By Vicki Uthe
This blog is being written to showcase the extreme difference a day can make in the weather. It is also being shared to encourage you to go out in it, the weather I mean, and take advantage of nature’s drama unfolding before you.
Over President’s Day weekend this last February I had the good fortune of being a part of a family retreat in South Lake Tahoe. I had never been there and was really looking forward to it. I was half expecting snow covered ground but realized they were probably getting similar weather patterns to Flagstaff, where I live, and on Saturday, our first full day there, the sun was shining, the water was calm and in the sun it was a lovely temperature.
Here’s a wide shot of the swimming hole created by the docks right below our cabin. The water was SO clear and the water had slight ripples on it from a light breeze.
The shoreline felt like a small pond, not a 23 mile long lake. My wife and I decided this would be a GREAT place to bring our stand up paddle boards back to and do some exploring.
Literally the calm before the storm. We kayak and SUP a lot on Lake Powell and usually can only experience calm waters like this early in the morning. We call it glass. The water is like glass and it is SO beautiful and serene to paddle board on.
Here is a nice image of my cousin and her family sitting on the corner of the pier enjoying the warm afternoon temperatures.
Vessels like this paddle wheel can only float on calm waters. These kinds of boats were not made for the waves that would come the next day.
We spent a lot of time on those docks that first day. It was so pretty and warm. I’ve never seen a seaplane land on Lake Powell! I’ve only seen them near ocean towns so this was a real treat. But again, it could only do it on calm waters.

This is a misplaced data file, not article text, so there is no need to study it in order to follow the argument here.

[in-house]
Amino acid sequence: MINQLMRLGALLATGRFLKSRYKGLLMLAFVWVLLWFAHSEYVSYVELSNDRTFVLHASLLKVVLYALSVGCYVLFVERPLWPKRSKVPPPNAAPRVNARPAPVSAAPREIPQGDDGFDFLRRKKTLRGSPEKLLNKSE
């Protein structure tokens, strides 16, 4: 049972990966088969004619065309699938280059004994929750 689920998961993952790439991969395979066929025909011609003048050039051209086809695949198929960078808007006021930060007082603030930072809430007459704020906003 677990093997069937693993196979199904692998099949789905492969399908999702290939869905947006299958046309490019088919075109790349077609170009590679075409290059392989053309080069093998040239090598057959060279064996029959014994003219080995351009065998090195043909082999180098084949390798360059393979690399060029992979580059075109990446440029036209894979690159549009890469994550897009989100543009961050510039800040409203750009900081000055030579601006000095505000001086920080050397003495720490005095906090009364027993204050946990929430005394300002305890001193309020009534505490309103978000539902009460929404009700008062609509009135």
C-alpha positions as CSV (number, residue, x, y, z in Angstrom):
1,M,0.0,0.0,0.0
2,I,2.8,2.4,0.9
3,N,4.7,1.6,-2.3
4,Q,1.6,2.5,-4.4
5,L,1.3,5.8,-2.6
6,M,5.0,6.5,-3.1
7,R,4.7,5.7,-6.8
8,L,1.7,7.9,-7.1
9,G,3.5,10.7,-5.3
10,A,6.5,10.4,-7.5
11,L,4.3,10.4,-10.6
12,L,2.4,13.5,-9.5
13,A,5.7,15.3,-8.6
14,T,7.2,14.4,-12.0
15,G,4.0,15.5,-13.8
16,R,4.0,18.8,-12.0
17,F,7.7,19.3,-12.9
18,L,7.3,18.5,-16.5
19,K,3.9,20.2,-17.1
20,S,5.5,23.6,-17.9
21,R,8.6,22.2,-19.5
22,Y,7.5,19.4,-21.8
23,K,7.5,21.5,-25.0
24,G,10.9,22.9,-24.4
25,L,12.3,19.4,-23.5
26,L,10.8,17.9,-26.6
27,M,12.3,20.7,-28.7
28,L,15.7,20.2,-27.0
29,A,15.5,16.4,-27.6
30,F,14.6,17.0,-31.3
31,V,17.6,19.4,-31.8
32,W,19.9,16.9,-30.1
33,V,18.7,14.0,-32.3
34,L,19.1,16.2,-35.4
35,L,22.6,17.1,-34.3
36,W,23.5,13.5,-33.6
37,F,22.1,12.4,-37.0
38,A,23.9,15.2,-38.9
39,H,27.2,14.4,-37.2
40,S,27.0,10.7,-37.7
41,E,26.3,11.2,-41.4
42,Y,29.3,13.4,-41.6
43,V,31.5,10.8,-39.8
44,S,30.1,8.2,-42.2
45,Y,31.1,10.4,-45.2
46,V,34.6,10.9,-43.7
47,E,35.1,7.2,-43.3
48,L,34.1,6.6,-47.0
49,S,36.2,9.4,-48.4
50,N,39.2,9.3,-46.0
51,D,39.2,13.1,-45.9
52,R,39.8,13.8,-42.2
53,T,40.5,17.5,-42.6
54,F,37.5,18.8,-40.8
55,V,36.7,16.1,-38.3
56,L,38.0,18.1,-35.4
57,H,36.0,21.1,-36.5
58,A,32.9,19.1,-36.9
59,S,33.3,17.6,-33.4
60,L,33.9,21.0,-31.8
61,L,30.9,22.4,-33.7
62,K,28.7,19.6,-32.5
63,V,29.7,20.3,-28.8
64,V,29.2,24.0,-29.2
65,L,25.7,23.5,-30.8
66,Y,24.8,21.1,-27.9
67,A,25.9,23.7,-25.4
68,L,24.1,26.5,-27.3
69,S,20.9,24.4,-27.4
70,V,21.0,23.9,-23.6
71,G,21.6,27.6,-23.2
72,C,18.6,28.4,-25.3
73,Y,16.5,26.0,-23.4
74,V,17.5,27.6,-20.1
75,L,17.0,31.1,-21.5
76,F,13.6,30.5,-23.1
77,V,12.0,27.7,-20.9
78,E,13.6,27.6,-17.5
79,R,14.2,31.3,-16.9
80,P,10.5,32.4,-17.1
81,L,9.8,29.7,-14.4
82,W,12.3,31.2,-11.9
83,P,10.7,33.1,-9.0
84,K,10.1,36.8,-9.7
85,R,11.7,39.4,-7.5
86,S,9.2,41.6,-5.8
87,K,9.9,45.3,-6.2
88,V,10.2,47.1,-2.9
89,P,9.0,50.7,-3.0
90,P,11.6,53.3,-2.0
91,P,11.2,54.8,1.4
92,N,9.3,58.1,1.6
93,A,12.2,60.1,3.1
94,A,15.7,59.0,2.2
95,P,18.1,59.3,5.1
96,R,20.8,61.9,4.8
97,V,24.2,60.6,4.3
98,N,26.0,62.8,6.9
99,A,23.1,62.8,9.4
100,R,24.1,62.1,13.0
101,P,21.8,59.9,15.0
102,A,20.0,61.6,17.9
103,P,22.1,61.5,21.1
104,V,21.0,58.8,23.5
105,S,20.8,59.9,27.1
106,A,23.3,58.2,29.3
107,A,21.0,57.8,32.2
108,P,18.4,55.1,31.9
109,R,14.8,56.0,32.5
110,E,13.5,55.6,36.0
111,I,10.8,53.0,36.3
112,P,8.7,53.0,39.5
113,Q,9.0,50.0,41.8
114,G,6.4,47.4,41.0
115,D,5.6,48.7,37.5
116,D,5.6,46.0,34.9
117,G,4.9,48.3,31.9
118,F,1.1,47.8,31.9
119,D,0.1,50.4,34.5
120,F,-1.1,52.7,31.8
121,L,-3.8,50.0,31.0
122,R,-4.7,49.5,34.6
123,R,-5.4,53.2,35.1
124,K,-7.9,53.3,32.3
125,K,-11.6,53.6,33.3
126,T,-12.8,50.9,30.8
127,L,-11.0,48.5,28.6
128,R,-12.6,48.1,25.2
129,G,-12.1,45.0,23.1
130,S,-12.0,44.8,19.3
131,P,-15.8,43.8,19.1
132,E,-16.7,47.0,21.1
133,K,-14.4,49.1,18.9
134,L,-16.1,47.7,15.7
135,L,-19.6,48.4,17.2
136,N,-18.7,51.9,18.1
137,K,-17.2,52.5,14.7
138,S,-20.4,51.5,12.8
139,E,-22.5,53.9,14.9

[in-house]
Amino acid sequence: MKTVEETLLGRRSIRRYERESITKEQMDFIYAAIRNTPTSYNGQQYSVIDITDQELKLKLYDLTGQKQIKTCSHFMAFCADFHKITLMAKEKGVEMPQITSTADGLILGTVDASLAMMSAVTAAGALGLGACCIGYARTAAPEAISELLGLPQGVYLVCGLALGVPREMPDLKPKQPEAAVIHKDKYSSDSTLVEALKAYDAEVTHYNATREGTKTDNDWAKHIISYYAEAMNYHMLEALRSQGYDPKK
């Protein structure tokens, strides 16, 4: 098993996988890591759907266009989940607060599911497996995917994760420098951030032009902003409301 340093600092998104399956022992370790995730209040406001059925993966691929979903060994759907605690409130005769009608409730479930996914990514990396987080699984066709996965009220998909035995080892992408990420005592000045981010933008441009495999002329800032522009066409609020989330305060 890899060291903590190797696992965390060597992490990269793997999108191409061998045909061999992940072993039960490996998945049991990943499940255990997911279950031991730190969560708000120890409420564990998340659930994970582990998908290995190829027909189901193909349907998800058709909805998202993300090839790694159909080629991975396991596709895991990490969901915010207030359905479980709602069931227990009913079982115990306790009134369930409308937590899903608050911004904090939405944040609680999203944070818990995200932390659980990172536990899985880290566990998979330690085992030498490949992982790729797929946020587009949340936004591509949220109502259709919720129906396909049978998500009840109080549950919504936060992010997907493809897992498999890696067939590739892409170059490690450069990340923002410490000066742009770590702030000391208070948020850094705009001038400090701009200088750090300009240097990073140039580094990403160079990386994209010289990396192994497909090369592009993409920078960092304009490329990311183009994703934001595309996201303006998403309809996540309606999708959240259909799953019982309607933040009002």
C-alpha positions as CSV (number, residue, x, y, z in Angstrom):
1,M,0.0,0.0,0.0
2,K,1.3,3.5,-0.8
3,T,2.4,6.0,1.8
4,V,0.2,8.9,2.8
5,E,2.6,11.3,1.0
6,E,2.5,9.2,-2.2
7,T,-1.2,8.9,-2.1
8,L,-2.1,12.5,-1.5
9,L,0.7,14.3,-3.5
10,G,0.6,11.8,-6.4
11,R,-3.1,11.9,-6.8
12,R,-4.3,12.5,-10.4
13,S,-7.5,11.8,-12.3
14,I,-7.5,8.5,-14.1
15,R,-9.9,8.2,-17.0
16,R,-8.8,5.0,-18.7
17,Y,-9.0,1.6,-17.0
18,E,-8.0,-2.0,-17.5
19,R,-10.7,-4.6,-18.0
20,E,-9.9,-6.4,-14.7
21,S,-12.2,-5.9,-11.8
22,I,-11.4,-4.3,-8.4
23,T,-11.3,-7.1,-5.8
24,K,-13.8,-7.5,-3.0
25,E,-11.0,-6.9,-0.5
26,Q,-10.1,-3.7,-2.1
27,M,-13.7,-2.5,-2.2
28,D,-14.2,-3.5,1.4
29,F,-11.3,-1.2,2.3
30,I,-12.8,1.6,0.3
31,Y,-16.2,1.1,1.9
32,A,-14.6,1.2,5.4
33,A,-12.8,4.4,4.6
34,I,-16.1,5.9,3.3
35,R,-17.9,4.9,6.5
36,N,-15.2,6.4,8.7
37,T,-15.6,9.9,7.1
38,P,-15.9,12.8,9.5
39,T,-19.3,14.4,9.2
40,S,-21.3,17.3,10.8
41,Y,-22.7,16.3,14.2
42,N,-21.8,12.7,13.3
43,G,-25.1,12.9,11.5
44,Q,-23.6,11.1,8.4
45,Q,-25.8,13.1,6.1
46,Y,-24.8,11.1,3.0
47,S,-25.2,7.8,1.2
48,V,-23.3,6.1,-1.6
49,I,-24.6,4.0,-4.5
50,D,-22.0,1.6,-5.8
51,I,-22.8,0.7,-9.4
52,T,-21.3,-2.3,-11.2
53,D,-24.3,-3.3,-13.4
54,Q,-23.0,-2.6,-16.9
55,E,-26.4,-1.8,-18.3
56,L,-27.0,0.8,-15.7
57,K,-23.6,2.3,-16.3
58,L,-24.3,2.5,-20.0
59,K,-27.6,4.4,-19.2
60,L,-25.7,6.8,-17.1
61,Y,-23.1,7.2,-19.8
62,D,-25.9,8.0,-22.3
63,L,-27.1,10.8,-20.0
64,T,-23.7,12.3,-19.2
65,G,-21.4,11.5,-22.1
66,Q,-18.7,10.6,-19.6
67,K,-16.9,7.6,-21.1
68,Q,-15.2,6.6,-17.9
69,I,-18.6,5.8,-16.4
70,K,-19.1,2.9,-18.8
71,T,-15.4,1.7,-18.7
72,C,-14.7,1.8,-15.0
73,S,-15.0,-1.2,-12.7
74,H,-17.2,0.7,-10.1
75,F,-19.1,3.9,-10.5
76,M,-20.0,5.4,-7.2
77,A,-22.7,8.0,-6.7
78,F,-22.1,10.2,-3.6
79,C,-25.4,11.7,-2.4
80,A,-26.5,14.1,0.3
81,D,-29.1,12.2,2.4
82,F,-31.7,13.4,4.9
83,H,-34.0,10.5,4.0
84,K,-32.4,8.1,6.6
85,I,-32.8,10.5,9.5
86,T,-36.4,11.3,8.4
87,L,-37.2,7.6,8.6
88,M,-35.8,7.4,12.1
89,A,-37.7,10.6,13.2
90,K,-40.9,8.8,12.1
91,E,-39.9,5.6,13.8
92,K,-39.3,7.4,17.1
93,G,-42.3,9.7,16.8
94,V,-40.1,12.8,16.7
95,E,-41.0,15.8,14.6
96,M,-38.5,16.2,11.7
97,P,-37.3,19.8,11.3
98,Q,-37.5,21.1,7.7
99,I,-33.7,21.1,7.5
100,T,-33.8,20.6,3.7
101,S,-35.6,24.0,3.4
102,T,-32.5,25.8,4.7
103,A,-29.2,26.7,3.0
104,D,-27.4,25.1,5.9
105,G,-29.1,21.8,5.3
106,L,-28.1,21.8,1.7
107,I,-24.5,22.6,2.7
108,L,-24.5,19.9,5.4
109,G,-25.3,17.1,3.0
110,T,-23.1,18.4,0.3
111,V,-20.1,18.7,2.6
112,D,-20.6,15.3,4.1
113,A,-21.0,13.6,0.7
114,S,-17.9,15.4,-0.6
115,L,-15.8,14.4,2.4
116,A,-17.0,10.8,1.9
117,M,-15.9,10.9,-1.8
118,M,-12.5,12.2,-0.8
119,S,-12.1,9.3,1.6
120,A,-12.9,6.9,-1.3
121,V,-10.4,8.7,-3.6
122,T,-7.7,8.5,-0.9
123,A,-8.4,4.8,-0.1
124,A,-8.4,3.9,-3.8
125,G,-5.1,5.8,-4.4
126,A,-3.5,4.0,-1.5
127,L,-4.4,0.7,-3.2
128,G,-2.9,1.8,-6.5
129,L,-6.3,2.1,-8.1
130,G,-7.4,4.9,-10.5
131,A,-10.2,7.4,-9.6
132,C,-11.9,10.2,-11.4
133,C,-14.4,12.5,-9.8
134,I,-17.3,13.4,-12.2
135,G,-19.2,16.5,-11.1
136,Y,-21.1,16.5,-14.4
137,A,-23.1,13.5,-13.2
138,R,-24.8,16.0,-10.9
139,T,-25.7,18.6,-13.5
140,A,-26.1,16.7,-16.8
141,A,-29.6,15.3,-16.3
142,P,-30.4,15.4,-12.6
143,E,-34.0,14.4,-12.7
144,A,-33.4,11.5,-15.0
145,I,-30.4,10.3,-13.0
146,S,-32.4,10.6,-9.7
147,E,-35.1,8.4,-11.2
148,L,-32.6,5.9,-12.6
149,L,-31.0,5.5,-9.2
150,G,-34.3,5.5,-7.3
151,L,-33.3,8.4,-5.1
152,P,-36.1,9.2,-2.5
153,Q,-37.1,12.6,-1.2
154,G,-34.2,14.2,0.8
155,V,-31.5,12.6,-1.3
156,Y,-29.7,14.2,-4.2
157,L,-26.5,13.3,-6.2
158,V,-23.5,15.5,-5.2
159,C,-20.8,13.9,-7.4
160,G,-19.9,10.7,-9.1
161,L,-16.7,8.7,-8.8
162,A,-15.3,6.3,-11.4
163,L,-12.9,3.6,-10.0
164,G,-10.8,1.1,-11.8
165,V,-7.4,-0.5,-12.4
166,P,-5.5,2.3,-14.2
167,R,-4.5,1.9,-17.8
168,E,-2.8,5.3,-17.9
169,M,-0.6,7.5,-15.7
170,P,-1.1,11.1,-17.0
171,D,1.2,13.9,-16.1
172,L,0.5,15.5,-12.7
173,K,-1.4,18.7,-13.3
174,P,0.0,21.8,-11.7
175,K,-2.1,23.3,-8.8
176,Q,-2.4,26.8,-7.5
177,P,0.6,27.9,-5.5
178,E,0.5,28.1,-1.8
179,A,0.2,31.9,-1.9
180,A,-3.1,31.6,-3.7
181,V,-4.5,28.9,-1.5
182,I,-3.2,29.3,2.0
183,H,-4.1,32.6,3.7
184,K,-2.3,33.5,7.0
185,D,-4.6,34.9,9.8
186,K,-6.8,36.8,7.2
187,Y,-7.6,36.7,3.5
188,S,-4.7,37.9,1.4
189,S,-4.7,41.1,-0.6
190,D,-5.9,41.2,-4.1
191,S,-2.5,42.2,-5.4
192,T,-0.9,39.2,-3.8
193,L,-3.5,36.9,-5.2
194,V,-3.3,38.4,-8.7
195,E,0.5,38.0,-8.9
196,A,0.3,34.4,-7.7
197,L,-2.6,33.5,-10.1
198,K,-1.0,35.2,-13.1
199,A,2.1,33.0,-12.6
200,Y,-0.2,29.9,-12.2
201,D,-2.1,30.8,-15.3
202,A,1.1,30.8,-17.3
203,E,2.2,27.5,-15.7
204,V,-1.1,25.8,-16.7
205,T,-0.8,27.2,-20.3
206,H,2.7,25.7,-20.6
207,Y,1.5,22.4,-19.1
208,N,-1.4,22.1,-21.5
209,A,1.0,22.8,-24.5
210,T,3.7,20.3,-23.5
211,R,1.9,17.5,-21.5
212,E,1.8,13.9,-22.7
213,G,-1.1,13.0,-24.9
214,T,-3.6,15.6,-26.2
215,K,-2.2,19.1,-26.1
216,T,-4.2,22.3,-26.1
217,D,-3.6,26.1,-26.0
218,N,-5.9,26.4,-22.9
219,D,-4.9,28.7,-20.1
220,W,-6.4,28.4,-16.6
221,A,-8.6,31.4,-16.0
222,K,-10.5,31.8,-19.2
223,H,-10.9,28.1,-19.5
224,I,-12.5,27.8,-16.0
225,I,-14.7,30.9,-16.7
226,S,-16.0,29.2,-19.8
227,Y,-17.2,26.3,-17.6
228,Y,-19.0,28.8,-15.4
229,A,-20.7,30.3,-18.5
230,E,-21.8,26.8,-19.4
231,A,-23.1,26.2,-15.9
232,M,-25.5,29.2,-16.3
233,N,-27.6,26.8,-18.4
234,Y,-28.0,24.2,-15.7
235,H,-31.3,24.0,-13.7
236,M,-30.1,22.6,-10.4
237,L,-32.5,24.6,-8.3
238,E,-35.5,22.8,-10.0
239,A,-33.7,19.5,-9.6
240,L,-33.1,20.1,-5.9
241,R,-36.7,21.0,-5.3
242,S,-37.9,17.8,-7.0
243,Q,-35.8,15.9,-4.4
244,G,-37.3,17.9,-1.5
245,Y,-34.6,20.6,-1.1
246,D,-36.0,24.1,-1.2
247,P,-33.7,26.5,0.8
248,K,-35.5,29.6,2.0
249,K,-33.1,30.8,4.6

By Saturday afternoon the winds were beginning to pick up. Here you can see the difference in the chop of the water.
By Sunday the winds were gusting at over 50 miles per hour. This brave, or foolish, soul was braving the waves on the once serene dock. Due to the spray I stayed back with my camera gear so as not to get soaked.
The once calm shoreline turned into angry ocean size waves. It was spectacular to be out it. I had to really set my stance so as to not get knocked over by the wind.
The waves did this thing where they would start at one end of the dock and move to the other end. It was really cool to watch.
This is that calm corner of the pier that my cousin and her family were sitting and calmly visiting just 12 hours before. This wave would have sent them swimming!
I highly encourage you to go out in weather and shoot. But be smart! Don’t go out when lightning is close and be sure to protect your camera gear from the elements.
Vicki Uthe is a Volunteer Photo Guide with Arizona Highways PhotoScapes